The Rugby World Cup is firmly in the swing of things with the quarter-finals drawing ever nearer.
Just one weekend of pool fixtures remains in France before the last eight are decided.
A mouthwatering meeting between Ireland and Scotland will decide the fate of the sides in Pool B.
How has all of the action in France affected our power rankings? Here, The Independent assesses how every nation stacks up as the World Cup rolls on. Get all the latest rugby betting sites offers here and sign up to bet365 using The Independent’s unique bonus code by clicking here.
Rugby World Cup power rankings
1. Ireland (↔️)
Ireland’s colossal effort against South Africa bumped them up to the top of our rankings, where they remain this week. There is still little to choose between the top four, but Andy Farrell’s side just keep on answering every question posed to them. Now, it is a matter of handling a pressure game against Scotland – but Ireland have shown few signs of stress thus far.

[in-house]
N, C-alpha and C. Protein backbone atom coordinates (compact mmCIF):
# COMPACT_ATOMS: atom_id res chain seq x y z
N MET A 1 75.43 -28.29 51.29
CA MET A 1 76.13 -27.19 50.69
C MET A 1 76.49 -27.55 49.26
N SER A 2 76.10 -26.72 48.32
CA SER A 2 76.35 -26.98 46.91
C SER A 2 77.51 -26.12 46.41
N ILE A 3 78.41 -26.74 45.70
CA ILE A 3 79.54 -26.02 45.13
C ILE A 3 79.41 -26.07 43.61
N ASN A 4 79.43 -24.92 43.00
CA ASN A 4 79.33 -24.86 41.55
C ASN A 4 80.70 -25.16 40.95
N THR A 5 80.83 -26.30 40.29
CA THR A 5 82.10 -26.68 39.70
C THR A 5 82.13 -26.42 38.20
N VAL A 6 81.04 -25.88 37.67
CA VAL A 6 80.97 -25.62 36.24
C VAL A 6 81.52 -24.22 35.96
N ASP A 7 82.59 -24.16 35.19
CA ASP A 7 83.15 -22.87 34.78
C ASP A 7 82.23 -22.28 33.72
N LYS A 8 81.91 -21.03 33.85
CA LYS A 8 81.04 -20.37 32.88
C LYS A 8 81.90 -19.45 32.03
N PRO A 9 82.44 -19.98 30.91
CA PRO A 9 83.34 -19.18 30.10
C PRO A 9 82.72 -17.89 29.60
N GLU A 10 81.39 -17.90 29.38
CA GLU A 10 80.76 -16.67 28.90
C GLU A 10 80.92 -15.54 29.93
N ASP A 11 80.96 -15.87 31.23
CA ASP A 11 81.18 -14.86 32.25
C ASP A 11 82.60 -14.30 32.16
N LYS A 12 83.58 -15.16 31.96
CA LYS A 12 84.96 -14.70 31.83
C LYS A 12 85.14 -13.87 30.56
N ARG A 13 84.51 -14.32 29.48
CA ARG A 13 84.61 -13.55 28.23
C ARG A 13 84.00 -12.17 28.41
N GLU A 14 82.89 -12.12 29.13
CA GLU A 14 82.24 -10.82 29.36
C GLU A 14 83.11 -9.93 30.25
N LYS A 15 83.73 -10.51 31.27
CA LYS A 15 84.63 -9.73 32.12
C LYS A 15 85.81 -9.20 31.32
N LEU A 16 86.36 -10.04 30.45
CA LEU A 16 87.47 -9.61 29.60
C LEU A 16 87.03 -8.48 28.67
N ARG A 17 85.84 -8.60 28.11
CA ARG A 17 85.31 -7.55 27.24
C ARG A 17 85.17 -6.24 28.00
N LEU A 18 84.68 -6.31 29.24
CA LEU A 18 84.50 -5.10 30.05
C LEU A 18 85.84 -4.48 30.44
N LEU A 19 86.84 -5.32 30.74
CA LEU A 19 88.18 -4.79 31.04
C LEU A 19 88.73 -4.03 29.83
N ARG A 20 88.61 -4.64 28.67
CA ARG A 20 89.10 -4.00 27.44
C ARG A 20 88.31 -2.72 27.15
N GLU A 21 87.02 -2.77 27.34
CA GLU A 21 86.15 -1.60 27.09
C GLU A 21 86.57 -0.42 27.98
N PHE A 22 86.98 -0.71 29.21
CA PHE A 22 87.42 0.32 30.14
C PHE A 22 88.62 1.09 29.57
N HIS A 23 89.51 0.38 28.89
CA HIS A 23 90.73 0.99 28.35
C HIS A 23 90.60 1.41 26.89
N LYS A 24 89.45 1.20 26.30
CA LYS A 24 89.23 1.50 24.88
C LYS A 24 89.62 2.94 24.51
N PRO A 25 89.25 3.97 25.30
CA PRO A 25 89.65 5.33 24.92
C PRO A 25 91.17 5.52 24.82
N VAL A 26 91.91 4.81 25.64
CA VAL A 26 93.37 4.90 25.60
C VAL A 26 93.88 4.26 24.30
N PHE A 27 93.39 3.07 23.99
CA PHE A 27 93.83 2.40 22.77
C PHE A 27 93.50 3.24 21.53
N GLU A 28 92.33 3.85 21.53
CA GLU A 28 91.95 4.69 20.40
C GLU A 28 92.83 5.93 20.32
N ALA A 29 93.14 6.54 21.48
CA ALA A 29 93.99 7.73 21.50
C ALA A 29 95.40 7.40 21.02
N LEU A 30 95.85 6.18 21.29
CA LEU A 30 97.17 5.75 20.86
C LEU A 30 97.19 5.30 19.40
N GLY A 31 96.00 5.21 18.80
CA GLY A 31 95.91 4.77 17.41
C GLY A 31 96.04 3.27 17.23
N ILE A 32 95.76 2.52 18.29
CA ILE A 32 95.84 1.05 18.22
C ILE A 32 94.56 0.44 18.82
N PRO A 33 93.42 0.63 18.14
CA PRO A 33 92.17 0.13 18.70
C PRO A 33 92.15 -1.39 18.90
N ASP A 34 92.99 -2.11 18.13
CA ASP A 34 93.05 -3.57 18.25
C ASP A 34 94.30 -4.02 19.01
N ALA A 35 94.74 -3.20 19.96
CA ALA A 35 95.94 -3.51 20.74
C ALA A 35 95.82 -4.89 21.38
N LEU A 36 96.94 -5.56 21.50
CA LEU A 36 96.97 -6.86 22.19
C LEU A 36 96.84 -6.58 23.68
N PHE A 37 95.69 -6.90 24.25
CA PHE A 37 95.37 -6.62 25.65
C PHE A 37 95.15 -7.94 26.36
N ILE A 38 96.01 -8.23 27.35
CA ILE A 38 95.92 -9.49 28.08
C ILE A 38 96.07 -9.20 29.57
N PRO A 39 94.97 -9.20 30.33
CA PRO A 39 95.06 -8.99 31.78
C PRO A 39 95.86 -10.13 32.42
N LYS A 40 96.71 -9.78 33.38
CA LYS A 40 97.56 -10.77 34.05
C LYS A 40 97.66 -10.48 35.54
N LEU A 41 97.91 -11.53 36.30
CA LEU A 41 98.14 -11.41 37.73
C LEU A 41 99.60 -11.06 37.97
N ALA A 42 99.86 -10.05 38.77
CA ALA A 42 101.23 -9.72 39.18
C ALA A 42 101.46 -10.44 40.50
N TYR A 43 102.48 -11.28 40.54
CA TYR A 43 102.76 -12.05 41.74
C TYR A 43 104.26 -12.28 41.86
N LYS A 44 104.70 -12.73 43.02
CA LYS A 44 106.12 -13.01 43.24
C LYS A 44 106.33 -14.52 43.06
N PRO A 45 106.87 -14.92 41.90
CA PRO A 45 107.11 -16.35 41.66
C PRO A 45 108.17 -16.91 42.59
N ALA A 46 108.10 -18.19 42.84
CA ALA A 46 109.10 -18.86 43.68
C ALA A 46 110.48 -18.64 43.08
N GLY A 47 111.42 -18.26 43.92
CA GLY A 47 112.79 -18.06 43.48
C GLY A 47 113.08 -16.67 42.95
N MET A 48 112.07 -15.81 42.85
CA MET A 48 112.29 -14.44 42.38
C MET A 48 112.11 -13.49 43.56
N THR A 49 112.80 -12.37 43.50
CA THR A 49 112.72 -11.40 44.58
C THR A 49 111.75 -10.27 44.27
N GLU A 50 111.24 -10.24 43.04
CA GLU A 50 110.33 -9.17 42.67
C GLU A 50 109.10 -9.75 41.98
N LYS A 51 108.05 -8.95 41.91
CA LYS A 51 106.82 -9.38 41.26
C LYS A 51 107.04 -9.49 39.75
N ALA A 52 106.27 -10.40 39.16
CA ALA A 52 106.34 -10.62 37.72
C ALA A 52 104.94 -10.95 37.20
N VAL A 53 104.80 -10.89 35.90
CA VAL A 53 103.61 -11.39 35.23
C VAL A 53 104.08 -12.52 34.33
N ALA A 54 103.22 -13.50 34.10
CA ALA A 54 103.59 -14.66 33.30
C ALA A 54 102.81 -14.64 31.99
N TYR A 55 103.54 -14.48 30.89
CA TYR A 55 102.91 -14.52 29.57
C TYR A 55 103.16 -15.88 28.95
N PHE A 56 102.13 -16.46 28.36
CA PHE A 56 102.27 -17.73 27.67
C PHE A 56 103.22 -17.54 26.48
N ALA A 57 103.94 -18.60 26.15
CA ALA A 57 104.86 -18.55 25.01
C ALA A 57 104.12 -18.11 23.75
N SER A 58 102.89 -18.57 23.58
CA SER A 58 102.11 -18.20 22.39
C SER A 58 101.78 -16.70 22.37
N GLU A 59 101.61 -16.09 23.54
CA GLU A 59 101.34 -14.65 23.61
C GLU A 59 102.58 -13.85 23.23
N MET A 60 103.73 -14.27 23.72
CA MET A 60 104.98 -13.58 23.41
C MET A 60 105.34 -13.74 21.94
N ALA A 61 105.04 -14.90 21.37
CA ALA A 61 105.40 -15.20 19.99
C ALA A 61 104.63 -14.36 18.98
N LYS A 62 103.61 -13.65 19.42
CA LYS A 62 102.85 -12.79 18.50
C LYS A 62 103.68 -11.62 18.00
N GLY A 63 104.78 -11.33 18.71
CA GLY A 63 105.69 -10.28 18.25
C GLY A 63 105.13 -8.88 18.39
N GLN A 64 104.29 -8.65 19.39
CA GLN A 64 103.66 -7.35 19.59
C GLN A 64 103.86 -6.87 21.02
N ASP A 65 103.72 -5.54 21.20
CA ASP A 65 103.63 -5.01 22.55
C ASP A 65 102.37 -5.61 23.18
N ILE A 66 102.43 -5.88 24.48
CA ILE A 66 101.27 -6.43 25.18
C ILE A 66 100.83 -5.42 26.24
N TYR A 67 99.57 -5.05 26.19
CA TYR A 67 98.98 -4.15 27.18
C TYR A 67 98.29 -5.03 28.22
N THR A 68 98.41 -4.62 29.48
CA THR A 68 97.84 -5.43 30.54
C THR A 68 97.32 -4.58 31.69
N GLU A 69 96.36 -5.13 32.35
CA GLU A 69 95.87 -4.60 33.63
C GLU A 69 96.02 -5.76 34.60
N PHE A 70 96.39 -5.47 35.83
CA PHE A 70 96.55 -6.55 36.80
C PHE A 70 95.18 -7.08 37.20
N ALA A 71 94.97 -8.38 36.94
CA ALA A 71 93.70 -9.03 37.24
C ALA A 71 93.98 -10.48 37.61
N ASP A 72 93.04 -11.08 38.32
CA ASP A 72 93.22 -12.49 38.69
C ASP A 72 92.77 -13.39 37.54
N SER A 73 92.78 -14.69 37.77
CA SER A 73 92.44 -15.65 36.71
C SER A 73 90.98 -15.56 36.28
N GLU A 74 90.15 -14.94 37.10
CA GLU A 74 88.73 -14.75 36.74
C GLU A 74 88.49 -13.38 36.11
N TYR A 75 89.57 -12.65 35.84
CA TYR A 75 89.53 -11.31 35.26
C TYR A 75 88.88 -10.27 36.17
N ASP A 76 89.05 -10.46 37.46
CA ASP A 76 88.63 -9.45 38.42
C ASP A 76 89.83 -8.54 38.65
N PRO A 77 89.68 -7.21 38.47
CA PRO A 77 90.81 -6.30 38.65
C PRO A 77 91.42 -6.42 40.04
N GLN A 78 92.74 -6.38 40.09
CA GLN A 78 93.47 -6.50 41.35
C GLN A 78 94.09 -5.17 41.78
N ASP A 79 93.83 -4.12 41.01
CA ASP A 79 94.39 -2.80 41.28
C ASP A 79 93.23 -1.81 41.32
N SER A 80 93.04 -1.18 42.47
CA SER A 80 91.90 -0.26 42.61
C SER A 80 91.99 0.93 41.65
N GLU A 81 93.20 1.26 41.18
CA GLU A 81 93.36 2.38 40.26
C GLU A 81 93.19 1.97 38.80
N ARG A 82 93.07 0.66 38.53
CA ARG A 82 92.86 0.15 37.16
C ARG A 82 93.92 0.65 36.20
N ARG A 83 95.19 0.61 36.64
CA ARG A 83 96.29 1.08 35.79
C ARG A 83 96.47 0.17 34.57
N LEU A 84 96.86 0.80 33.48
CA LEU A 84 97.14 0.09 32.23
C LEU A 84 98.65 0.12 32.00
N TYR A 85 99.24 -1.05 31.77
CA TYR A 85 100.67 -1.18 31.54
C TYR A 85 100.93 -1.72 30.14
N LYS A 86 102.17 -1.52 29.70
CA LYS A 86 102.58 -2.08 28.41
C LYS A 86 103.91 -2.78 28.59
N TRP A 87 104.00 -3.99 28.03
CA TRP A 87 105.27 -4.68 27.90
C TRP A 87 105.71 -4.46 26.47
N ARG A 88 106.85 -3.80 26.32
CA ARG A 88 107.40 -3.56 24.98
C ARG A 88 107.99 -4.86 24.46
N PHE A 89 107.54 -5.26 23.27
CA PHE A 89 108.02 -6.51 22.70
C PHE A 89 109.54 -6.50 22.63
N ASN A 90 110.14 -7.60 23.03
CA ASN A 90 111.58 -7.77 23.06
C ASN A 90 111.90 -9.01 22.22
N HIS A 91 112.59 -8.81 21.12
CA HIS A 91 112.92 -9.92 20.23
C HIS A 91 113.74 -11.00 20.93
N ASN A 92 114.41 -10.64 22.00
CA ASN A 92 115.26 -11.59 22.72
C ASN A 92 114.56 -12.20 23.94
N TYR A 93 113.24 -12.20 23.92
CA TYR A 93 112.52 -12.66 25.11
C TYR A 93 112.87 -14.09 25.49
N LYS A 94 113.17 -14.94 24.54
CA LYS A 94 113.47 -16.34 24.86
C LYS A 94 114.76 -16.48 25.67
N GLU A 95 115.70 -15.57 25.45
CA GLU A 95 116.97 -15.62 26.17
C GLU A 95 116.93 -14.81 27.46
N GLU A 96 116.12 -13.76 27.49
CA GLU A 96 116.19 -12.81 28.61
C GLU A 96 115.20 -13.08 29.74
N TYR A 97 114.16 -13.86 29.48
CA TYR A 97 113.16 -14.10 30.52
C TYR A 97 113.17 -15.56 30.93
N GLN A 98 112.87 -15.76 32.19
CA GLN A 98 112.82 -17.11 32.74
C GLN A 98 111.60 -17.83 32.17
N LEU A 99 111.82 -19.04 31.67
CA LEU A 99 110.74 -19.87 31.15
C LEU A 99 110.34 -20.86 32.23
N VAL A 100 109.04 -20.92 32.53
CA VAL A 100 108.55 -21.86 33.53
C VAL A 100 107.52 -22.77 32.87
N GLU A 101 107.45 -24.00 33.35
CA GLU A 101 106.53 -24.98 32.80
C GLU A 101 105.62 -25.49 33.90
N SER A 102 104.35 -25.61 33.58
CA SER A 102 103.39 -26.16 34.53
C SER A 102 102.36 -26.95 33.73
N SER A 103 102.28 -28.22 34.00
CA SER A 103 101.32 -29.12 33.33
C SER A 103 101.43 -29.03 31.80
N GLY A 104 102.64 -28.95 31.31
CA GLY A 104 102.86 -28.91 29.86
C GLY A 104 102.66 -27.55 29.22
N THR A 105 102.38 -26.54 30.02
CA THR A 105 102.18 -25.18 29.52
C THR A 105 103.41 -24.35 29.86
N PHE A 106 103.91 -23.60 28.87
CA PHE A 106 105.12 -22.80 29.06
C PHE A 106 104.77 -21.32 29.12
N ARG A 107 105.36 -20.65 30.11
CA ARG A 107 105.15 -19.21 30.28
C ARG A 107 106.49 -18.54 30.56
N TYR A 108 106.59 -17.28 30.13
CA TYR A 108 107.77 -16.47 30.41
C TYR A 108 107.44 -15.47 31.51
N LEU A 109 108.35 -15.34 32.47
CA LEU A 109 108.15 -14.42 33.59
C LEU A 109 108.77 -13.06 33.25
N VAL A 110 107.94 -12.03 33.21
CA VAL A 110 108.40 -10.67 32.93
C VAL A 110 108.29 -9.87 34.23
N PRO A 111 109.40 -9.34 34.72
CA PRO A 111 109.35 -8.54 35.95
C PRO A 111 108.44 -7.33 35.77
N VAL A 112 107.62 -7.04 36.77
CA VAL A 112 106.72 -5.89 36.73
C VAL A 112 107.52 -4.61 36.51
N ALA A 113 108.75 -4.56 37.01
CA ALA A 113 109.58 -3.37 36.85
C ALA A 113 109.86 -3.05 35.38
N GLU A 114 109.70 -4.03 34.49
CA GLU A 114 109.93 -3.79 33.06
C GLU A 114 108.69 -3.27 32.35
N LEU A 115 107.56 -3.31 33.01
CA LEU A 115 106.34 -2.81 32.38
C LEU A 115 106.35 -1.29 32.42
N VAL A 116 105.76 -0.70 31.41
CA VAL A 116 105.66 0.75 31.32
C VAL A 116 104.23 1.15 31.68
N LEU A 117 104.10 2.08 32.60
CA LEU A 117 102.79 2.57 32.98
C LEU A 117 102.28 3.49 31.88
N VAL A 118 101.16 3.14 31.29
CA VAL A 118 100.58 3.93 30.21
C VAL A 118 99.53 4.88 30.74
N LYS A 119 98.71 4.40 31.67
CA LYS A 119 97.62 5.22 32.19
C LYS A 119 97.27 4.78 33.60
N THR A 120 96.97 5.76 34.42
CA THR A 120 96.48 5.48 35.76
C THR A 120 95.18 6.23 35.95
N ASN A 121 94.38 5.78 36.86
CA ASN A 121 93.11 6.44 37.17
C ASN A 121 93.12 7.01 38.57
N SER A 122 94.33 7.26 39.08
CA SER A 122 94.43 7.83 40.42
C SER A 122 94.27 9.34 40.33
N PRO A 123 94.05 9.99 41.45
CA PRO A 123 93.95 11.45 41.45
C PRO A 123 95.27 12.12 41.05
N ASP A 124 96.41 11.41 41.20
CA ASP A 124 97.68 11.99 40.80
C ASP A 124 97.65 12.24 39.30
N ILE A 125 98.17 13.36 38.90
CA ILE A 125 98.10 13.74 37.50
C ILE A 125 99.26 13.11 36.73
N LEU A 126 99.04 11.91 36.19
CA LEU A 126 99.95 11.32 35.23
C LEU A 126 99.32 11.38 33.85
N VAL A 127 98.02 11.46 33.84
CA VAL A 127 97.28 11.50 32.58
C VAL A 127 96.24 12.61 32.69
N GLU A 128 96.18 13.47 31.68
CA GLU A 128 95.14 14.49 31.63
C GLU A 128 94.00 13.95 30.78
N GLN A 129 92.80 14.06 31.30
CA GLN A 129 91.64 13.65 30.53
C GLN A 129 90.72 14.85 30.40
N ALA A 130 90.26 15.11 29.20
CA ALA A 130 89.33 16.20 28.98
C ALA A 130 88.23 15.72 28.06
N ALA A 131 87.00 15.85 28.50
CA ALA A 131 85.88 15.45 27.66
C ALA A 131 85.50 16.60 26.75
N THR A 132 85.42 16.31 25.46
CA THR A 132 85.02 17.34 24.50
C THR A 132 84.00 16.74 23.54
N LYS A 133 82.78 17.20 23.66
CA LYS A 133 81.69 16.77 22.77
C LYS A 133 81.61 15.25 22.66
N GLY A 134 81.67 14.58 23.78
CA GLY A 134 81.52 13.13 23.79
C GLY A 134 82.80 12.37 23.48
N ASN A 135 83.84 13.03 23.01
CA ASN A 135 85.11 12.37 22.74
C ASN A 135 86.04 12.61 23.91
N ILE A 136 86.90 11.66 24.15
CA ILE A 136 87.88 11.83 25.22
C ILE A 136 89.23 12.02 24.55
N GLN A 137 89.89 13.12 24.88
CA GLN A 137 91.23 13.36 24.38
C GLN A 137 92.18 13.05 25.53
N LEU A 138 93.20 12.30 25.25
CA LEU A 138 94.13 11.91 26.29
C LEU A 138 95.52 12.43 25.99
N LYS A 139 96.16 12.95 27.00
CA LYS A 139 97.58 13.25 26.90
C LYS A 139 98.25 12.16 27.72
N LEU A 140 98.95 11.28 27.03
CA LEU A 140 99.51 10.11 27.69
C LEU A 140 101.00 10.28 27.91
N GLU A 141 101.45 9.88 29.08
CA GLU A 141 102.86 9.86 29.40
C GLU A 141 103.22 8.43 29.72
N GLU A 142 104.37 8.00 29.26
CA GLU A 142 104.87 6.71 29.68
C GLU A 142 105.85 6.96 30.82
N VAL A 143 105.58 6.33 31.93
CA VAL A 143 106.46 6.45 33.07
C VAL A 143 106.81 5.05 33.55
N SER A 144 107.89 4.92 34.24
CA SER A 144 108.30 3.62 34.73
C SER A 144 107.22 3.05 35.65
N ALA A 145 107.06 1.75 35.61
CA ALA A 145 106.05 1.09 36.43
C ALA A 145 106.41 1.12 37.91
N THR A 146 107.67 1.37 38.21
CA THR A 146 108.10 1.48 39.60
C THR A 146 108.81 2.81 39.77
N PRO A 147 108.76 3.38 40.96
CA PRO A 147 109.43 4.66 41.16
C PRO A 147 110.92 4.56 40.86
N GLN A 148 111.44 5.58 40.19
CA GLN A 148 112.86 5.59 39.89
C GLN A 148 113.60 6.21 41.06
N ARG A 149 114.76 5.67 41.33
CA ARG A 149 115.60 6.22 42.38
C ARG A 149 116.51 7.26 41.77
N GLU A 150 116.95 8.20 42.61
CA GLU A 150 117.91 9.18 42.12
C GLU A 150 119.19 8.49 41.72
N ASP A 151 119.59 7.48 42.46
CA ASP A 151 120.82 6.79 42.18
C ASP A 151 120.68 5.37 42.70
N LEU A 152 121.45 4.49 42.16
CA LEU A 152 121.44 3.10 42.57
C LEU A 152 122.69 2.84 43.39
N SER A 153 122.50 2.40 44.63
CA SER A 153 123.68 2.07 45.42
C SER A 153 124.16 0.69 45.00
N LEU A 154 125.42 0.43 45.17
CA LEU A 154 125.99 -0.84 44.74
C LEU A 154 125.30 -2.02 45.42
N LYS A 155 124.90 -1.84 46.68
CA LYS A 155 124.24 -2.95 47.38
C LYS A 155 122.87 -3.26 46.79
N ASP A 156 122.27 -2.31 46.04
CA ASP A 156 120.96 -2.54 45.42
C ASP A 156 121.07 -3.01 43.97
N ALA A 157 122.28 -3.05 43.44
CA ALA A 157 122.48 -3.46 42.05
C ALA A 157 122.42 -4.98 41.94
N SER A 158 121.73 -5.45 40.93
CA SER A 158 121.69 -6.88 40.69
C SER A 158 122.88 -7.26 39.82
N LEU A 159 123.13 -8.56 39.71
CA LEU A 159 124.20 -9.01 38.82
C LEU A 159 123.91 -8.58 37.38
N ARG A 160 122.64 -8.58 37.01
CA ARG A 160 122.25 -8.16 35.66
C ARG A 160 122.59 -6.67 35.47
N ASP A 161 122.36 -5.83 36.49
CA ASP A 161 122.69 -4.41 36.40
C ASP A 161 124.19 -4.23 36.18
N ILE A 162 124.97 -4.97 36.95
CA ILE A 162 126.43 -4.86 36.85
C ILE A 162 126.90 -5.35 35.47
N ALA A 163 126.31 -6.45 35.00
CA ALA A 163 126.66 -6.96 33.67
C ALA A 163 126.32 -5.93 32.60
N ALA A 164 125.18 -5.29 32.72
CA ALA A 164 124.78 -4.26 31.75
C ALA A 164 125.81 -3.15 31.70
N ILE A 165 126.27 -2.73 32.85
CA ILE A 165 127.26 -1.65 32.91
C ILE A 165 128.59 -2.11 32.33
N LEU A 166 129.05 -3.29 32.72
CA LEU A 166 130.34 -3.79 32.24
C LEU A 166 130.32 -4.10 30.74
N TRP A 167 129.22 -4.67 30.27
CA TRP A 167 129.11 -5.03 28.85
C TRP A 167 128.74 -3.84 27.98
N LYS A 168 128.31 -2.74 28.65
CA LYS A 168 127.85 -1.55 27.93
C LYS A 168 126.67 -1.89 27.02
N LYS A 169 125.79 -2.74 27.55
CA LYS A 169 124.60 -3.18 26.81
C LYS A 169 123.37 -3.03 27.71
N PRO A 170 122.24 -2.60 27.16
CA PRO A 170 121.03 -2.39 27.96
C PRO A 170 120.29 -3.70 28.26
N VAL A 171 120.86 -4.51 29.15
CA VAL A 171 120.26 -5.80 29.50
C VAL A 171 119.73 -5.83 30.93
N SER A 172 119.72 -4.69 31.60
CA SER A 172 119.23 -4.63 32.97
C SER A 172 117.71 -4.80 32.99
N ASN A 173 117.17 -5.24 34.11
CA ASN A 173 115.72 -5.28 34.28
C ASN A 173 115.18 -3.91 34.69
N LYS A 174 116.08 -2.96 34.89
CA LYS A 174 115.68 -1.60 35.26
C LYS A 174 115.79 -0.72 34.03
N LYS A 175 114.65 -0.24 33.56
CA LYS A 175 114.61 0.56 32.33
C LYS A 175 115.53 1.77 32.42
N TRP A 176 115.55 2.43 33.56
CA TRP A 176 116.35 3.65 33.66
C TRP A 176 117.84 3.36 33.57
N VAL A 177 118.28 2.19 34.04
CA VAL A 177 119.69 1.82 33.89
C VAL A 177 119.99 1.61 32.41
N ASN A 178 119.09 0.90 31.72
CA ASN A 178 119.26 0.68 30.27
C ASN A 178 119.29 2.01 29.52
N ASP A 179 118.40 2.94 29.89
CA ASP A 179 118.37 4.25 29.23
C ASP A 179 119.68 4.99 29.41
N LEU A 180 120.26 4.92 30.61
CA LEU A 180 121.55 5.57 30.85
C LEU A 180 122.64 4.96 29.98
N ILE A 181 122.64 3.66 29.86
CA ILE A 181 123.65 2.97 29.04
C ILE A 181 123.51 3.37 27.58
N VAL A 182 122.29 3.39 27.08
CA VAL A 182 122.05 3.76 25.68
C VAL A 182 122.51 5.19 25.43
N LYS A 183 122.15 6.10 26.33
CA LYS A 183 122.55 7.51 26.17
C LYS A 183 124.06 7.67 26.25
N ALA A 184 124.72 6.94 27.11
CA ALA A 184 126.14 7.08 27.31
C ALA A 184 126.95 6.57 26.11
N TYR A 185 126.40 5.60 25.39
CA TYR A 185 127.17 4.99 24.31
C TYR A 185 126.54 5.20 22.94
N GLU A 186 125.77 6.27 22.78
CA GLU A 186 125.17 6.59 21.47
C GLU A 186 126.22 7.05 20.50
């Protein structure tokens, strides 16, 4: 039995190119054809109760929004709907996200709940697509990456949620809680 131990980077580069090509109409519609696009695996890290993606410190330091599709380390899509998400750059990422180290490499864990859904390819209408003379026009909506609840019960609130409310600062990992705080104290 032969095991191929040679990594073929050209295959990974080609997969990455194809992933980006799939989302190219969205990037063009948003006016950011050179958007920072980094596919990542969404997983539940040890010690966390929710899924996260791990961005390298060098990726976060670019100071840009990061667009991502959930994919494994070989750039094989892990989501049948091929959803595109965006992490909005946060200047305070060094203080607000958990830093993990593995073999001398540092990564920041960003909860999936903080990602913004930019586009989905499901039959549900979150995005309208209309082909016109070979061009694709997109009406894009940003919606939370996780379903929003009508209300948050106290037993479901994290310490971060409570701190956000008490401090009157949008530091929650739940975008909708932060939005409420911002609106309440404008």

2. France (↔️)
Antoine Dupont’s return to training is welcome news for France, not yet officially through to the quarter-finals but knowing a win over a wounded Italy will set up a likely last-eight clash with a South African side facing their own injury issues.
3. South Africa (↔️)
It was a relatively significant win against Tonga, in the end, for South Africa, despite the Pacific Islanders producing their best performance of the tournament so far. The injury to Makazole Mapimpi is a shame for the player but the Springboks are well covered on the wing – and the spot that opens up in Jacques Nienaber’s 33-man squad may allow the coach to bring in either hooker or centre cover.
4. New Zealand (↔️)
A vintage All Blacks performance in Lyon, with a very good Italian side made to look like amateurs by a New Zealand side firing on all cylinders. The Independent described them as “a quiet contender” last week – consider the volume turned up.
5. Scotland (↔️)
Scotland remain in the game, showing off their attacking talent in a 12-try routing of Romania. To Paris, and a crunch Celtic clash...
6. England (↔️)
Everything’s coming up roses for England, now assured of topping the group and showing they can win in different ways. Barring an incident or injury in training, 33 players will be available for the first time at this World Cup for the meeting with Samoa in Lille, when Steve Borthwick would be expected to give his first-choice team an opportunity to tune up for the quarters.
7. Wales (↔️)